Lisa Osofsky appointed head of the Serious Fraud Office
After a protracted process, Lisa Osofsky finally took up the reins as the new Director of the Serious Fraud Office (SFO) on 3 September 2018 for an initial five-year term, during which she has pledged to make Britain an "inhospitable place" for white-collar criminals.
Despite her wealth of experience, including stints at the US Department of Justice, the FBI and, most recently, as EMEA Regional Leader and Head of Investigations at Exiger, Ms Osofsky's appointment has attracted media attention.
Among other things, her previous enthusiasm for Theresa May's ambition to merge the SFO into the National Crime Agency faced widespread opposition in the legal sector (she has since said that she no longer supports this proposal).
A new tone from the top?
The new Director has expressed a desire to concentrate on fostering links with overseas agencies and it is this, coupled with her background at the FBI, that has excited the most speculation about impending change for the SFO.
Closer co-ordination between enforcement agencies in the United Kingdom and overseas counterparts, specifically the United States, has long been viewed as a necessary step towards identifying and prosecuting the most successful international economic criminals.
Another expected change is an increased focus on Deferred Prosecution Agreements (DPAs).
This is perhaps not surprising given the new Director's background working in the US (which has been negotiating DPAs since the 1990s), the relative attractiveness of DPAs with businesses and the growing number of other jurisdictions where similar settlement options are available – see International Developments below. However, companies who wish to benefit from a DPA will be increasingly expected to offer a "Rolls-Royce" standard of co-operation in any investigations.
The former SFO Director, Sir David Green QC, has since been followed out of the door by his longserving General Counsel Alun Milford (reportedly many people's pick for the top job after Green's departure).
Another high-profile recent departure was John Gibson, the case controller with responsibility for the long-running investigation into Eurasian Natural Resources Corporation (ENRC).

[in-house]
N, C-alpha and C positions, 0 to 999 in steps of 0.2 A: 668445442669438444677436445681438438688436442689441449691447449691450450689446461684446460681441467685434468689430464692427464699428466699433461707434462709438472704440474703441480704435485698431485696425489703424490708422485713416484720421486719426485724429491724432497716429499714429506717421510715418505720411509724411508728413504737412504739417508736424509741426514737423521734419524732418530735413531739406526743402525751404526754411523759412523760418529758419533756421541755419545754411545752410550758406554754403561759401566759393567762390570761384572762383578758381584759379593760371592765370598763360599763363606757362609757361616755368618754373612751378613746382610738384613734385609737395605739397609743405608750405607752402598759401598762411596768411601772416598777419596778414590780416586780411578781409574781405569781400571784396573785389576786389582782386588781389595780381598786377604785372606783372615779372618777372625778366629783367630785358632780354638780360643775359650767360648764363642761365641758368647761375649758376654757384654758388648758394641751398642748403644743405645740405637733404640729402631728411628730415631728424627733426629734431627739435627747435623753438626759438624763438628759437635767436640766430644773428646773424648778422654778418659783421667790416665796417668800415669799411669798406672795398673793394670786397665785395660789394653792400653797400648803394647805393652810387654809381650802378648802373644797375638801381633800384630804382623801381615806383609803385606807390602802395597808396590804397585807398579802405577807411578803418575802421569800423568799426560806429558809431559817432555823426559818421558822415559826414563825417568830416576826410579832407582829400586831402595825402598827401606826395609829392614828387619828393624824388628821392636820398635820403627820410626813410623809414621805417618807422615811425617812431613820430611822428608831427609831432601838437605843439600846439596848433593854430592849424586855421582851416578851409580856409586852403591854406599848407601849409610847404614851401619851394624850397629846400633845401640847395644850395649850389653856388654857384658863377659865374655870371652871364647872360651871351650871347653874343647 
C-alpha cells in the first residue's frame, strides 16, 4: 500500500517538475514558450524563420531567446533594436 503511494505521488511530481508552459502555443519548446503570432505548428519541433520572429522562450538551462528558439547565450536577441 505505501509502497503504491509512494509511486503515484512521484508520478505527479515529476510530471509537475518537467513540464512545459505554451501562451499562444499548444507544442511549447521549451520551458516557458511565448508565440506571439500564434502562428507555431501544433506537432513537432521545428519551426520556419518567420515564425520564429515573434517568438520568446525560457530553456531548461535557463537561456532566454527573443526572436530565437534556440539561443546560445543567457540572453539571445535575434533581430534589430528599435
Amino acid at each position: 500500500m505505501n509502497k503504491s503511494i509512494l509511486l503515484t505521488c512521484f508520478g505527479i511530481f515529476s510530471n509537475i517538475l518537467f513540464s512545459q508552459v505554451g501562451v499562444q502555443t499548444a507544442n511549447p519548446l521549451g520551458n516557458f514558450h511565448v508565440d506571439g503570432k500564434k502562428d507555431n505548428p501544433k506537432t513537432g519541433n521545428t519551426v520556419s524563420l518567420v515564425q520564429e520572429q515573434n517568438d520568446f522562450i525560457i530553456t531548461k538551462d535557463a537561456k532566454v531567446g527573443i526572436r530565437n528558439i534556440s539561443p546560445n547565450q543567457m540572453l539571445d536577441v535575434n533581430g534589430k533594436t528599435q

With the creation of new roles such as the Head of Intelligence and the Head of Corporate Services, in theory the senior management team, specifically
the Chief Investigator and incoming GC, should be able to devote their full attention to their core roles. In making these changes, the new Director has explained that the SFO is seeking to expand its capacity "for strategic, proactive and intelligencedriven case development and case challenge".
Ms Osofsky has taken an immediate opportunity to make her mark. Her decision not to pursue an appeal to the Supreme Court on the scope of legal professional privilege in documents relating to the ENRC case has been widely seen as a sign of determination not to be hemmed in by past priorities. However, Ms Osofsky warned that the SFO will continue to assess the merits of privilege claims in the future. The ENRC saga is far from over, though, with a judge-led investigation now under way into allegations (which the SFO denies) of serious misconduct by the SFO in its dealings with ENRC's former lawyer.
Reflections of David Green's tenure at the SFO
When David Green QC entered office as the Director of the SFO in 2012, he faced quite a challenge. His predecessor's time was marked by a tendency towards civil settlements rather than criminal prosecutions and had been marred by reports of a number of scandals, including in relation to three severance packages handed out without Treasury approval.